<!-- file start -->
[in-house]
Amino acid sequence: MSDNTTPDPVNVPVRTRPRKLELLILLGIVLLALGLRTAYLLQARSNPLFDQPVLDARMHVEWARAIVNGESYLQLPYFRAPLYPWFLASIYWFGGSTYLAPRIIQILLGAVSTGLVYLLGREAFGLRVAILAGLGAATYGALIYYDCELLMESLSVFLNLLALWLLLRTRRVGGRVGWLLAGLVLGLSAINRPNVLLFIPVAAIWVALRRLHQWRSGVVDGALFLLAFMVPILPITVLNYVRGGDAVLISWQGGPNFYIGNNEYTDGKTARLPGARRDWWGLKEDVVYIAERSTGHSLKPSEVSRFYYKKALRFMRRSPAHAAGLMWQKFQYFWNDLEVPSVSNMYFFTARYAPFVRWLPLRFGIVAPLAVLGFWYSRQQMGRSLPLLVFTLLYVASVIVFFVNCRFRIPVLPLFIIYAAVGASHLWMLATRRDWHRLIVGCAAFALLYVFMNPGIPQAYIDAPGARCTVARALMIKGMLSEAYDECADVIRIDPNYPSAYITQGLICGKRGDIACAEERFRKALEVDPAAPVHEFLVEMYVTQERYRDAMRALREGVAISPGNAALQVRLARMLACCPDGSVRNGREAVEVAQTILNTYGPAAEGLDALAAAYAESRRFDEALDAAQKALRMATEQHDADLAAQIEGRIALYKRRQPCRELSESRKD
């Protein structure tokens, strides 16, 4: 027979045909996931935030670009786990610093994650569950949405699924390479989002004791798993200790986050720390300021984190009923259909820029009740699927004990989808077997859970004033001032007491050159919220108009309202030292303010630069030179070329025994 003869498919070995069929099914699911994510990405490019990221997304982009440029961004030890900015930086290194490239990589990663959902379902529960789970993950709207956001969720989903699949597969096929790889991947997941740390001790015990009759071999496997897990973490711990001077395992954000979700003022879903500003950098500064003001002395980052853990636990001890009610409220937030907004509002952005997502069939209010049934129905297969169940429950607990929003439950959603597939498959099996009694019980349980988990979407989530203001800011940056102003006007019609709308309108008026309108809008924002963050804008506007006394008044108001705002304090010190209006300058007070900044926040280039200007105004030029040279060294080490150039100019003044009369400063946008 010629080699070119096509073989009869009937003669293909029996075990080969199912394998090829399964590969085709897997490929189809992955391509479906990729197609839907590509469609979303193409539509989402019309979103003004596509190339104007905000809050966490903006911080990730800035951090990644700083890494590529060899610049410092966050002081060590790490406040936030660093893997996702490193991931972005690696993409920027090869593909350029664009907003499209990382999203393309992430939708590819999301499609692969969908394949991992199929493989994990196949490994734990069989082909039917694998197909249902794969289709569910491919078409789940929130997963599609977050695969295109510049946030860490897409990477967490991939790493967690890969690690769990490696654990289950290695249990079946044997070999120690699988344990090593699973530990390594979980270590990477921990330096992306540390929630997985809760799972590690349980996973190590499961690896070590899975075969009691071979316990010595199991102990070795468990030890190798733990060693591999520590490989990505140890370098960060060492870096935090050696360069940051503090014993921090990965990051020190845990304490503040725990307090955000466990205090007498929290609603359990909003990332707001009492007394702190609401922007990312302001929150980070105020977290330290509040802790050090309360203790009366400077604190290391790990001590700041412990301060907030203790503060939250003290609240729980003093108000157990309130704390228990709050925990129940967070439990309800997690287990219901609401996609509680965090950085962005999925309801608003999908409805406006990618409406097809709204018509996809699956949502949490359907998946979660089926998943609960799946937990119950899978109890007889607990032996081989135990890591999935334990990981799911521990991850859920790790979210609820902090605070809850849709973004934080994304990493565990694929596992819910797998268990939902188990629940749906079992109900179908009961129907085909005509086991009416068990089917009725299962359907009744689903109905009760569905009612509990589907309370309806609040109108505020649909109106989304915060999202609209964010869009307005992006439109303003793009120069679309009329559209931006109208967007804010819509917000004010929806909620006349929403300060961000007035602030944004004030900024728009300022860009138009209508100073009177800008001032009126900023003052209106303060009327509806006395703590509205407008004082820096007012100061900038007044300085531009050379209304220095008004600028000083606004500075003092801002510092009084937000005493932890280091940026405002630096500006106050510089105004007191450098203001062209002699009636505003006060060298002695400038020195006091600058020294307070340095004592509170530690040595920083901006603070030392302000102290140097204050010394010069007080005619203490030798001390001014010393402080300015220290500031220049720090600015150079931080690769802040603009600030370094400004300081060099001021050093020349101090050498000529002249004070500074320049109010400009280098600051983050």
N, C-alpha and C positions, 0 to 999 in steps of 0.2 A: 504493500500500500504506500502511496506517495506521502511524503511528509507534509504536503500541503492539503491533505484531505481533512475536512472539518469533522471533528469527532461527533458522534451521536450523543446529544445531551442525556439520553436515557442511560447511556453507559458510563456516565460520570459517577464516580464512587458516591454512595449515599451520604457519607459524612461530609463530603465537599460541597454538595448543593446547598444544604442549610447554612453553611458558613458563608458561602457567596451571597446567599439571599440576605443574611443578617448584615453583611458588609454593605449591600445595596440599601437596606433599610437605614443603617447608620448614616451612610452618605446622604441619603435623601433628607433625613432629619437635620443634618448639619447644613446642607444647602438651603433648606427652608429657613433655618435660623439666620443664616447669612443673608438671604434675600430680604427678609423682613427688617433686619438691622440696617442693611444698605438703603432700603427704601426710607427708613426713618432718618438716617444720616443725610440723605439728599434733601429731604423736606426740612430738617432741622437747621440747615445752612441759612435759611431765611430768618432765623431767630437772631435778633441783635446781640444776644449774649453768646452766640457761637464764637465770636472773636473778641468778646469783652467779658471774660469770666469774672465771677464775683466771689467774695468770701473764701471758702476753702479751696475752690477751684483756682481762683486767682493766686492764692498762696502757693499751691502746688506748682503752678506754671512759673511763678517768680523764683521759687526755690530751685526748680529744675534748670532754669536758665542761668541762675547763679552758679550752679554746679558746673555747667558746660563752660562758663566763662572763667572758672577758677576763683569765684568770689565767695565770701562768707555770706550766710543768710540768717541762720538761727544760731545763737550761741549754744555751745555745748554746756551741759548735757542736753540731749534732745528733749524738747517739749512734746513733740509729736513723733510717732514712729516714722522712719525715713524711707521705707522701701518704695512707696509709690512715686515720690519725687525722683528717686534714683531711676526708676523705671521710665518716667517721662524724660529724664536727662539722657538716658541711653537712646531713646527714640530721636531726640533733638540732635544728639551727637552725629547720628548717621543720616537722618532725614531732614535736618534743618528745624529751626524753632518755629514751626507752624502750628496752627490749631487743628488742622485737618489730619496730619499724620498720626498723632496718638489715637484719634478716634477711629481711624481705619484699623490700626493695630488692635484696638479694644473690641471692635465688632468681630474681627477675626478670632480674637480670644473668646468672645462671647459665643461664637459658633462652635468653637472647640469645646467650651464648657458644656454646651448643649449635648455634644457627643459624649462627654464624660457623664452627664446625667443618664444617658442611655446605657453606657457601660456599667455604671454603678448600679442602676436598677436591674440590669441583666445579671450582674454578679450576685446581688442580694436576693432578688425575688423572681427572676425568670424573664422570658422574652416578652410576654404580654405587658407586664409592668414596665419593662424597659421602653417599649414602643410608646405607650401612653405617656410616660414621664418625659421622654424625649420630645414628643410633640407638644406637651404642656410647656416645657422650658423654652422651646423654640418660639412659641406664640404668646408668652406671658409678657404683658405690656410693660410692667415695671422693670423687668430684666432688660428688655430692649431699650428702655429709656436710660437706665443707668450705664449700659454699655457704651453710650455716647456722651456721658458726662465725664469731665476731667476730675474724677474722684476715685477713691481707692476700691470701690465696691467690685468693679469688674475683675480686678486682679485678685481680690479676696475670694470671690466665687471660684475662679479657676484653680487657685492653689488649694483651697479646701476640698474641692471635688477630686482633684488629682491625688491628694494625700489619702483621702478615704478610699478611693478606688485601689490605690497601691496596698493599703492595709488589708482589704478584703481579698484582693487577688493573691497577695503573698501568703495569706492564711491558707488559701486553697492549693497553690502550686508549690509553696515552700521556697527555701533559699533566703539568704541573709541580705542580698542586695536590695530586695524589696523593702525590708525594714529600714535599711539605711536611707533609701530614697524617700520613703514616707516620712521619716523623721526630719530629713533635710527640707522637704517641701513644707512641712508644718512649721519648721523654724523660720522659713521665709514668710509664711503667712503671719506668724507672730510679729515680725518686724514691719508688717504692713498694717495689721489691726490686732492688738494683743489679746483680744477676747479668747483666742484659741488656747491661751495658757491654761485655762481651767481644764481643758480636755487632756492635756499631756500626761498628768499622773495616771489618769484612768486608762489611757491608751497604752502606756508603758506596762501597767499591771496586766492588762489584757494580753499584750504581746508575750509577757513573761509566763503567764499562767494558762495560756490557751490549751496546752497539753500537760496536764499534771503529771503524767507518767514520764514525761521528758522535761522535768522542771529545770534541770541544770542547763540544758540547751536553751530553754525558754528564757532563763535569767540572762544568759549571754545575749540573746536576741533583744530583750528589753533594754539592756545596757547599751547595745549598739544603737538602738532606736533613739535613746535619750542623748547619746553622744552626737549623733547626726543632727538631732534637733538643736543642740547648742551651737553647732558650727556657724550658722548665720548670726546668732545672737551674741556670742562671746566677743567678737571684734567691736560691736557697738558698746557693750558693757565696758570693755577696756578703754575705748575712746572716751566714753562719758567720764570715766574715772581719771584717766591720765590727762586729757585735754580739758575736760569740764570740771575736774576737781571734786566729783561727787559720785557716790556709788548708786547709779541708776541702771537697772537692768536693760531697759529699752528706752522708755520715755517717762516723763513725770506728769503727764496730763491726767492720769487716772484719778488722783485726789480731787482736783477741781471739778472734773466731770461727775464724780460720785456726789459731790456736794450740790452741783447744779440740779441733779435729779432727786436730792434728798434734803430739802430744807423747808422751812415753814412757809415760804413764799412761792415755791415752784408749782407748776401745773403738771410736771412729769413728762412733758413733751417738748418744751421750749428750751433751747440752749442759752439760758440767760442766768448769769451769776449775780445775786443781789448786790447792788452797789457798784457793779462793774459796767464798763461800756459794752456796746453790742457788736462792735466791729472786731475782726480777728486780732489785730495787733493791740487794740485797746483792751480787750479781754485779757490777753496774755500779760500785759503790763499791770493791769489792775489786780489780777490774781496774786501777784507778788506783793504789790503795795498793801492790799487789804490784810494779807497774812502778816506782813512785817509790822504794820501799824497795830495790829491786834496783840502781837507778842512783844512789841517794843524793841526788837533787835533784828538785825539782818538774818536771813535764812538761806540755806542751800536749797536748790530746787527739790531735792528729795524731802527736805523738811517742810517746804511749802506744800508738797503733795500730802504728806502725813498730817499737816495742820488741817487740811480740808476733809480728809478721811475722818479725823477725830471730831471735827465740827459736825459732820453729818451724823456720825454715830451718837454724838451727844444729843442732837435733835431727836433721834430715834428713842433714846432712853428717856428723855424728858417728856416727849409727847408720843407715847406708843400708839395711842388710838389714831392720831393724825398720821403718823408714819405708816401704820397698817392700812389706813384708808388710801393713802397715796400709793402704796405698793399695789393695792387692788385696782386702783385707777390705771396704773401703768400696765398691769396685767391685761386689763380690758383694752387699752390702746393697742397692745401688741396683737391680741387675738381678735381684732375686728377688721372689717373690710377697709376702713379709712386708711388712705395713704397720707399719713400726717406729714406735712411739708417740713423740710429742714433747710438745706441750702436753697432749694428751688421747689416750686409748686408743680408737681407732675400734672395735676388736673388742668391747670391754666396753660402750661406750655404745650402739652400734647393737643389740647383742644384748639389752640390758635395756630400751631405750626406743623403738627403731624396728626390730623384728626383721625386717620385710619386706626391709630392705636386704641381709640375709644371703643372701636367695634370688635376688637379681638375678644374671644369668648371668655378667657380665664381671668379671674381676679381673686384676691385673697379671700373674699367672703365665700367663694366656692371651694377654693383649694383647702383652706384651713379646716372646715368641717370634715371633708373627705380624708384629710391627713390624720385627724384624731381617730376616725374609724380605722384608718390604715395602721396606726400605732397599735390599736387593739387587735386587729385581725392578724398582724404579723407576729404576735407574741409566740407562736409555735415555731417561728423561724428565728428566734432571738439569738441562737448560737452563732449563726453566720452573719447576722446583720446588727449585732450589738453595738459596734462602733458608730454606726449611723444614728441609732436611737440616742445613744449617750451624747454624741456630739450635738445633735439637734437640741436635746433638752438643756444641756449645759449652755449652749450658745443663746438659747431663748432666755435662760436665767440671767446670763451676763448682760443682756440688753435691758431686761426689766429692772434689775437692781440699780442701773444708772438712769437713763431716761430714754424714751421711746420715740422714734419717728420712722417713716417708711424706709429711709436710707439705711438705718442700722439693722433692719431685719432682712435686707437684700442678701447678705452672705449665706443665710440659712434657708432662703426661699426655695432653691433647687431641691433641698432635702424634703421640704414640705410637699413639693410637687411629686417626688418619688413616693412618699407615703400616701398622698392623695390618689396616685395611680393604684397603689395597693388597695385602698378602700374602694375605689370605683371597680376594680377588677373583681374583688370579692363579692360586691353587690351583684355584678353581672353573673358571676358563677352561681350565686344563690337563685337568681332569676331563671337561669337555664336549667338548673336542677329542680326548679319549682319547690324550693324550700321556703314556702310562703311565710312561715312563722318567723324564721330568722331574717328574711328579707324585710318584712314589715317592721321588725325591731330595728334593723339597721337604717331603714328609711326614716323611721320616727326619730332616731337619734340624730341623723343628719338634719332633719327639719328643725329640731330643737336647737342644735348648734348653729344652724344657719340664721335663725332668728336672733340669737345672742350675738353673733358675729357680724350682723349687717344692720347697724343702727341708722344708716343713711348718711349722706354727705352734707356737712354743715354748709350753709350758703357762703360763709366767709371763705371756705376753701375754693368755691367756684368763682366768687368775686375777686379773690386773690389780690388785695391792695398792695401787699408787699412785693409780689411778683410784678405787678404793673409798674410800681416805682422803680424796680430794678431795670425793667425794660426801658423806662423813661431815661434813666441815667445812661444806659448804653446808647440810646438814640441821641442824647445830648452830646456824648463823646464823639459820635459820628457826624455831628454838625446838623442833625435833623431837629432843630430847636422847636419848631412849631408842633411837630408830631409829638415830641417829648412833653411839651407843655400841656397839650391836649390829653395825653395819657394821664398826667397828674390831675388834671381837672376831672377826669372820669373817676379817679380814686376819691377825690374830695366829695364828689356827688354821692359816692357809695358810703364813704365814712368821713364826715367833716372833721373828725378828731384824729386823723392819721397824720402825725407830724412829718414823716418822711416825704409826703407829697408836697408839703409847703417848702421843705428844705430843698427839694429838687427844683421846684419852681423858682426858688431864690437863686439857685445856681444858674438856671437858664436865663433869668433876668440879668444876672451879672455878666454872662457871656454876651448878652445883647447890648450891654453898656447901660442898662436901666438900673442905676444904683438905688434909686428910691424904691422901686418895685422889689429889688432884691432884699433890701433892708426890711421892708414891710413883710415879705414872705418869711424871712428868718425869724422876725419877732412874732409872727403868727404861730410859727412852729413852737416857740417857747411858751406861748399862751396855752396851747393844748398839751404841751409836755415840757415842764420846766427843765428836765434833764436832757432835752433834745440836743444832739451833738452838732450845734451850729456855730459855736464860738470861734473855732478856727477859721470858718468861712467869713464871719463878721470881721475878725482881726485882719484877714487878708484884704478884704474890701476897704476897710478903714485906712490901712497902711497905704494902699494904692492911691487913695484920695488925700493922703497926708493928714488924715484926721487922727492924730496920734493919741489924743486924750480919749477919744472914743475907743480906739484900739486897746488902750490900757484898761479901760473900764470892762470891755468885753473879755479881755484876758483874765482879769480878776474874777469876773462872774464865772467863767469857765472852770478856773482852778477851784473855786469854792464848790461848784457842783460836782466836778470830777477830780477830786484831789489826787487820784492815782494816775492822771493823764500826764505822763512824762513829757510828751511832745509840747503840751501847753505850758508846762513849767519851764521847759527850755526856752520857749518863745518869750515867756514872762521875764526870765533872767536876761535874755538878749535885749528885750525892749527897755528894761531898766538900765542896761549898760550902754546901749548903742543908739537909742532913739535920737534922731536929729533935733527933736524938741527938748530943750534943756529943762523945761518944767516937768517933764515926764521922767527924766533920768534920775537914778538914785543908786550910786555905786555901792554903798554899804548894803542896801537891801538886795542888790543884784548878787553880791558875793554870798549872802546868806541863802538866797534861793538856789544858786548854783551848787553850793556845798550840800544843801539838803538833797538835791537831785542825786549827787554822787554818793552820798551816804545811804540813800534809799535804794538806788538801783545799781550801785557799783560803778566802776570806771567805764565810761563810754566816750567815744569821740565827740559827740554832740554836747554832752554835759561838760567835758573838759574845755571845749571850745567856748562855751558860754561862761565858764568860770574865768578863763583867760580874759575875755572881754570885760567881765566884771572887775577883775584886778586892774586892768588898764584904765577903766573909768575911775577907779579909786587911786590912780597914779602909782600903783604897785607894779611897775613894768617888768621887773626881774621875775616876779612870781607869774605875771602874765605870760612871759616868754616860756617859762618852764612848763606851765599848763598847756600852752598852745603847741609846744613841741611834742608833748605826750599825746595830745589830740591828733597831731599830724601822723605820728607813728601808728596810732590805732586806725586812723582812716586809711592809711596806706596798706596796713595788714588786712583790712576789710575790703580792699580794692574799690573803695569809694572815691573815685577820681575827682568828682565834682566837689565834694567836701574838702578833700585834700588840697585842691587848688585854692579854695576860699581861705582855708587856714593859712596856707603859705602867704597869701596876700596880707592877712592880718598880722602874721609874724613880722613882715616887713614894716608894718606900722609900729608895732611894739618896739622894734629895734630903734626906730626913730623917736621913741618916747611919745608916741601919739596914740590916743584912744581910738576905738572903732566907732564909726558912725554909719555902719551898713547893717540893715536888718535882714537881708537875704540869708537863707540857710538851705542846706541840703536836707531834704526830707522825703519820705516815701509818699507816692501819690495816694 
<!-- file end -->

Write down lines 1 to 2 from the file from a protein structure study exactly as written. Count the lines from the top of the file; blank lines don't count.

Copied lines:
[in-house]
Amino acid sequence: MSDNTTPDPVNVPVRTRPRKLELLILLGIVLLALGLRTAYLLQARSNPLFDQPVLDARMHVEWARAIVNGESYLQLPYFRAPLYPWFLASIYWFGGSTYLAPRIIQILLGAVSTGLVYLLGREAFGLRVAILAGLGAATYGALIYYDCELLMESLSVFLNLLALWLLLRTRRVGGRVGWLLAGLVLGLSAINRPNVLLFIPVAAIWVALRRLHQWRSGVVDGALFLLAFMVPILPITVLNYVRGGDAVLISWQGGPNFYIGNNEYTDGKTARLPGARRDWWGLKEDVVYIAERSTGHSLKPSEVSRFYYKKALRFMRRSPAHAAGLMWQKFQYFWNDLEVPSVSNMYFFTARYAPFVRWLPLRFGIVAPLAVLGFWYSRQQMGRSLPLLVFTLLYVASVIVFFVNCRFRIPVLPLFIIYAAVGASHLWMLATRRDWHRLIVGCAAFALLYVFMNPGIPQAYIDAPGARCTVARALMIKGMLSEAYDECADVIRIDPNYPSAYITQGLICGKRGDIACAEERFRKALEVDPAAPVHEFLVEMYVTQERYRDAMRALREGVAISPGNAALQVRLARMLACCPDGSVRNGREAVEVAQTILNTYGPAAEGLDALAAAYAESRRFDEALDAAQKALRMATEQHDADLAAQIEGRIALYKRRQPCRELSESRKD